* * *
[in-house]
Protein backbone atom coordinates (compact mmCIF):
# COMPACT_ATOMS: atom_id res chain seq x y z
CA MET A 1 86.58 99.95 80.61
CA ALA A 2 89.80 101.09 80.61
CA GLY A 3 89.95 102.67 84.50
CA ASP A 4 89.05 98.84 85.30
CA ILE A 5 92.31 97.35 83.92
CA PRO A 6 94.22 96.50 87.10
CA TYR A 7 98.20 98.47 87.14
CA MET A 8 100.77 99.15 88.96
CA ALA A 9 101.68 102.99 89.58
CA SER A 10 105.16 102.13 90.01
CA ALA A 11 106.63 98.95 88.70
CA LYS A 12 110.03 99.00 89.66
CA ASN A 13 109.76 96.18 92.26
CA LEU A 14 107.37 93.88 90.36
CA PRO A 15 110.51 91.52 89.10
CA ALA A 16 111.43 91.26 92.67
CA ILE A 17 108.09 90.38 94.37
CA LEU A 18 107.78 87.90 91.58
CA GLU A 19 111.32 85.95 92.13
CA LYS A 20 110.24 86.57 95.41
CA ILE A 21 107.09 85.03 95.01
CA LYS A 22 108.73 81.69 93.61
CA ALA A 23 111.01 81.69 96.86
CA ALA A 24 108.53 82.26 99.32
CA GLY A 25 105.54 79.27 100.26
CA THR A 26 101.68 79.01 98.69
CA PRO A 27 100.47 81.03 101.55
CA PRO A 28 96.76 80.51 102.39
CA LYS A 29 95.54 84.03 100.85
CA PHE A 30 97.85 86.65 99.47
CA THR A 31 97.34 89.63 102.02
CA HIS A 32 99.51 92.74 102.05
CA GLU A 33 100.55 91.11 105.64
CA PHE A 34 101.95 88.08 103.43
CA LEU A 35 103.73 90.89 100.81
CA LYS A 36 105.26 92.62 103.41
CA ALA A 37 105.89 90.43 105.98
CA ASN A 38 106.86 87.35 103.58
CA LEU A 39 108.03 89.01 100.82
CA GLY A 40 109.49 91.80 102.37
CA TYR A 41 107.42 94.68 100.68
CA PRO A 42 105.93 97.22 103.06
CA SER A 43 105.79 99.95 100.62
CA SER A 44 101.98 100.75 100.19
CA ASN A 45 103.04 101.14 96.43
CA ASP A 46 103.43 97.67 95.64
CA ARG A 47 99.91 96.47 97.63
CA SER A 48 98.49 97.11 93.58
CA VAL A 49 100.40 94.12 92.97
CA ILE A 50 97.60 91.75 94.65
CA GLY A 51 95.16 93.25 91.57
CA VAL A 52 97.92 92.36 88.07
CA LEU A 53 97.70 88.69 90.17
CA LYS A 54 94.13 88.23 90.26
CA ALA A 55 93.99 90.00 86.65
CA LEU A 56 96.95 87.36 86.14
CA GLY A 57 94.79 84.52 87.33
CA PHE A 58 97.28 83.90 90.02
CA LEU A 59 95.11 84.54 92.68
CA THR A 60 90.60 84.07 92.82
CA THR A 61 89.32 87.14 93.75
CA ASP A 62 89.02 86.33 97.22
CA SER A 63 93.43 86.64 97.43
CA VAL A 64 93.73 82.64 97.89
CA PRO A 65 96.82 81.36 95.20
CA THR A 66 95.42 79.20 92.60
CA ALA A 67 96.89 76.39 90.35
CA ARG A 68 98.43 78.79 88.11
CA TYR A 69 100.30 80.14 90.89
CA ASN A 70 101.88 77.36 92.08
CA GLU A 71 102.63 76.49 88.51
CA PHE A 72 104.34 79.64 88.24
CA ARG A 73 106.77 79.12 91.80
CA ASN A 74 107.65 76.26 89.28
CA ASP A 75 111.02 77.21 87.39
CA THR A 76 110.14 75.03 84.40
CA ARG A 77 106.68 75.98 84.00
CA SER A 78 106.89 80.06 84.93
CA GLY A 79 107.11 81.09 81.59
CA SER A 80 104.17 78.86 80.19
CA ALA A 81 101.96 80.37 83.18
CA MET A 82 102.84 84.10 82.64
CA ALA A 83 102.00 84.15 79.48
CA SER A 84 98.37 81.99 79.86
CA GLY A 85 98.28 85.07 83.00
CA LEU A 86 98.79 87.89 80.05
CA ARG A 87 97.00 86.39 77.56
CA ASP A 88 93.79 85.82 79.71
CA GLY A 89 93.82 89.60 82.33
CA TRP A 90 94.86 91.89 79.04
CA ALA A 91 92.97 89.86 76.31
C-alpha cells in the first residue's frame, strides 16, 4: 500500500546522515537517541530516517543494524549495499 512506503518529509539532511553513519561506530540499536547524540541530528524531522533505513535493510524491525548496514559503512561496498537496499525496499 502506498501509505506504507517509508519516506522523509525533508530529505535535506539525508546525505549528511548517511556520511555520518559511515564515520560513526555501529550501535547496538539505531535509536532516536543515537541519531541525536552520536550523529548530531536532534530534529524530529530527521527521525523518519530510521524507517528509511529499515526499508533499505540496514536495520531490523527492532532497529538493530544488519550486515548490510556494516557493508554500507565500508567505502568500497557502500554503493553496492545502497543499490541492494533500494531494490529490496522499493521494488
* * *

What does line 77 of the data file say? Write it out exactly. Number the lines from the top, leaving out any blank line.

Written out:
CA ASN A 74 107.65 76.26 89.28